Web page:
The First Casualty
June 30, 2003
Foreign policy is always difficult in a democracy. Democracy requires openness. Yet foreign policy requires a level of secrecy that frees it from oversight and exposes it to abuse. As a result, Republicans and Democrats have long held that the intelligence agencies--the most clandestine of foreign policy institutions--should be insulated from political interference in much the same way as the higher reaches of the judiciary. As the Tower Commission, established to investigate the Iran-Contra scandal, warned in November 1987, "The democratic processes ...
The Ego and the Yid
April 07, 2003
A few years ago, Edward Said was invited to give a lecture at the Freud Society in Vienna, at Berggasse 19 no less, on the subject of "Freud and the Non-European." Then he chose to enact his vocation as an intellectual by gayly throwing a rock at an Israeli guardhouse across the Lebanese border, and the Freud Society withdrew its invitation. "Freud was hounded out of Vienna because he was a Jew," Said explained to The New York Times. "Now I'm hounded out because I'm a Palestinian." It was one of the more extreme expressions of Said's compassion for himself. It put me in mind of an autobiograph
October 28, 2002
A Race Against Death: Peter Bergson, America, and the Holocaust by David S. Wyman and Rafael Medoff (The New Press, 269 pp., $26.95) Twenty-five years ago, while researching Holocaust history for the Joint Distribution Committee in New York, and as I was preparing to immigrate to Israel, I came across a clipping from The New York Times from 1936.
Iran’s Nuclear Menace
April 25, 1995
Kenneth Timmerman offers a history and a primer on Iran’s Nuclear Menace.
January 10, 1994
My strange road trip with George Soros.
The Decline of the City Mahagonny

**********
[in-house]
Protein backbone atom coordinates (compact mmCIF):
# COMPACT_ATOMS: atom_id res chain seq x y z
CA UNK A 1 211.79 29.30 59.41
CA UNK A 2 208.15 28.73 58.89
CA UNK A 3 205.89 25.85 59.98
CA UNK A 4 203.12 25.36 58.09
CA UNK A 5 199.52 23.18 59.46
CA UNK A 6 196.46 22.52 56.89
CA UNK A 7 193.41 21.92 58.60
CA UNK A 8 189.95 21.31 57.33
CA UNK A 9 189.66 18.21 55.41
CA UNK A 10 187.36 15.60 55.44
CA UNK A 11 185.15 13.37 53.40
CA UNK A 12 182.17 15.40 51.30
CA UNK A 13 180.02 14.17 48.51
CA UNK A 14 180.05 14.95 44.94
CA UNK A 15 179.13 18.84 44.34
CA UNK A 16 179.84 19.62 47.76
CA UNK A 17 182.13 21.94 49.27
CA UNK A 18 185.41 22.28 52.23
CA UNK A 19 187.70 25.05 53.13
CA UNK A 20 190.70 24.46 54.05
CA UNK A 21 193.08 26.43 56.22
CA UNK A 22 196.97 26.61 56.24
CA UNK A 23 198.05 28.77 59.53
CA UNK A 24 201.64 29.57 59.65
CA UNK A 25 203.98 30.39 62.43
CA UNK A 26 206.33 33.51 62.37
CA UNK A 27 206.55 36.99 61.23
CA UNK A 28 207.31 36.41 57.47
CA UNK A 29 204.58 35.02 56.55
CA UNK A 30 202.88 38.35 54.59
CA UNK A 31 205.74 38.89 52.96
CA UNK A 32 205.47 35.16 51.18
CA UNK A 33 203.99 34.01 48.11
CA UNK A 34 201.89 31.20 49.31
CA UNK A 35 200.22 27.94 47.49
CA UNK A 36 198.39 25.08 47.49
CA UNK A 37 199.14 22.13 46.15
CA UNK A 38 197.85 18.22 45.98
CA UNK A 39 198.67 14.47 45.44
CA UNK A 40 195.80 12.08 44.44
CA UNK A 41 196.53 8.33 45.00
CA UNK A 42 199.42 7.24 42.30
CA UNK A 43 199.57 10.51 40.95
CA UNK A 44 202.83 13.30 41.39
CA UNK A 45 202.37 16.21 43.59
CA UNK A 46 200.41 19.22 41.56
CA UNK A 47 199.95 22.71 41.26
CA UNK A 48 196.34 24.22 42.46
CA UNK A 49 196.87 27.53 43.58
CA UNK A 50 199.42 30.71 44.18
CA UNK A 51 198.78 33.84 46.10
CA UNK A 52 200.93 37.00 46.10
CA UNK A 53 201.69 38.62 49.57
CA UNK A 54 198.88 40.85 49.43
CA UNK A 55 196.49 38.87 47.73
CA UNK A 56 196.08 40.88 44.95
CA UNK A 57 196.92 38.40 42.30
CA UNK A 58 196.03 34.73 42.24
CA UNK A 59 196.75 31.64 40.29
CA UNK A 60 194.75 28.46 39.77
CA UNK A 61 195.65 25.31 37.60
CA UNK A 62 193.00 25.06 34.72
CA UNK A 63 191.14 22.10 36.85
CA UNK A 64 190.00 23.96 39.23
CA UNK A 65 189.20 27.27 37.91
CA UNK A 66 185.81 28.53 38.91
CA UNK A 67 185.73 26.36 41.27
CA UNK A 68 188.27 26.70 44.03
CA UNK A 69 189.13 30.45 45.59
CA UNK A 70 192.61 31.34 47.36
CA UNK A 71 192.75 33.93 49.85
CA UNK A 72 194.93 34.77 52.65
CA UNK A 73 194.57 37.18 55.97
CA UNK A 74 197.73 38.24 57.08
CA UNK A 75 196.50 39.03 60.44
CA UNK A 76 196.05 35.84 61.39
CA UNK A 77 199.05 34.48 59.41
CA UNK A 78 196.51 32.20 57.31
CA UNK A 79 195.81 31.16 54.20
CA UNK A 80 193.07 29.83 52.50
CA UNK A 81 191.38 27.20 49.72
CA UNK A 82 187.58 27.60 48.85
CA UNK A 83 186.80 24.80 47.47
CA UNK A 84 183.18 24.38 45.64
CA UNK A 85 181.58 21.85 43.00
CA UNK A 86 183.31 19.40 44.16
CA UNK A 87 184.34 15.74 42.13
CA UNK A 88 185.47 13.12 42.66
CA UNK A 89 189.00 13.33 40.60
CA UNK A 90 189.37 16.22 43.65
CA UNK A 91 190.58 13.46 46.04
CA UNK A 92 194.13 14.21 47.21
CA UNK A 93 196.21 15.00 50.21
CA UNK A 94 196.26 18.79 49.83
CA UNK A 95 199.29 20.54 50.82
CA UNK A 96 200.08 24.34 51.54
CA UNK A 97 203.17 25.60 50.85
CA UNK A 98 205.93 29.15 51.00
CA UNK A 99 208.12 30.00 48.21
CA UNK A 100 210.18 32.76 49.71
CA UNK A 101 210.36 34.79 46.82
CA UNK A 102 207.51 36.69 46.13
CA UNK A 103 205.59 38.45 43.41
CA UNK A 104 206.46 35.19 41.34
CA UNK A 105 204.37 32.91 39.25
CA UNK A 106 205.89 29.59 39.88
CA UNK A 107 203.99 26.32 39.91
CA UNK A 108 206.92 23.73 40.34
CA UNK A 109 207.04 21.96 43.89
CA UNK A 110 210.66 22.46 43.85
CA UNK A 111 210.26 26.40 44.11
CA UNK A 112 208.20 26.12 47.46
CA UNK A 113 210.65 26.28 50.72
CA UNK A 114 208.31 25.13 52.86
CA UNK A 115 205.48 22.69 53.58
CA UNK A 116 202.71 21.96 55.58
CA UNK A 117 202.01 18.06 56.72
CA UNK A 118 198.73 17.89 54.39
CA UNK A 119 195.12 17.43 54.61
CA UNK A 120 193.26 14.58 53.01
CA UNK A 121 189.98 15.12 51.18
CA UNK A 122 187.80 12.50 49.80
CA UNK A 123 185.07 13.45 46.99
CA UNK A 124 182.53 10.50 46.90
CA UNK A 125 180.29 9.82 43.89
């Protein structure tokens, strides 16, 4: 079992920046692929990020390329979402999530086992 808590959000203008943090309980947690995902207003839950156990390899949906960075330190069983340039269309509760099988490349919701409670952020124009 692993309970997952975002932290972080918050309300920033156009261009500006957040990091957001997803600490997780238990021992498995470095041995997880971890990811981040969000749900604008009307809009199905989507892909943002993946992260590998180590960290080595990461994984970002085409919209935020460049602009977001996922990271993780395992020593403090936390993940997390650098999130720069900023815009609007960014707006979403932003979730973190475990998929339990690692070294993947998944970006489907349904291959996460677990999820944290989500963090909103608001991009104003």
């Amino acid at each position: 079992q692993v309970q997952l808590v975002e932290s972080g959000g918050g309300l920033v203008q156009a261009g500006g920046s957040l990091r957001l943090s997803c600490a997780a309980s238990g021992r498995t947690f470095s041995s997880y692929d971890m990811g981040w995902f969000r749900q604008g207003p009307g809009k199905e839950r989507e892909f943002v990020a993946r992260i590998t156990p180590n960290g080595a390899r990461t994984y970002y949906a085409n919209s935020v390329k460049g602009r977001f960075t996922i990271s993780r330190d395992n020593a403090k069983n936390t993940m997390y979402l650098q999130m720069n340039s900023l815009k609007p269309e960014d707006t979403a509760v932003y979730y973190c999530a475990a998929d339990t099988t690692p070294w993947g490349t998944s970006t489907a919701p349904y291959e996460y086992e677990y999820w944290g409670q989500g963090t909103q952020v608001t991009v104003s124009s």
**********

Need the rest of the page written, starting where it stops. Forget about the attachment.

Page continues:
June 25, 1990
Robert Hughes explains how New York in the 1980s is *not* Paris in the 1890s. He gives a compelling account of the decline of the fine arts in America
The Shot Heard Round The World
July 18, 1988
"Here once the embattled farmers stood And fired the shot heard round the world." —Hymn sung at the completion of the Battle Monument, Concord, July 4, 1837 The claim in Emerson's line is expansive. Can it be true that the shot was heard round the world—when there were no satellites, no television, no radio, no telephone? Let us see. It then took from five to six weeks for news to cross the Atlantic.
Drawing The Line
April 21, 1986
Reagan's bombing of Libya was effective precisely because it combined a show of superior force with prudent restraint.
Thou Shalt Not Raise Prices
October 05, 1974
On the same day last week, President Ford, Treasury Secretary Simon and Secretary of State Kissinger—powerful and well-briefed men—described the world as teetering on the brink of an economic war that may pull down the structure of Western wealth. Although no shots may be fired, they warned, the war through its indirect impact on food production and credit arrangements may cause the death of millions and devastate national economies as effectively as did the armed battalions of World War II.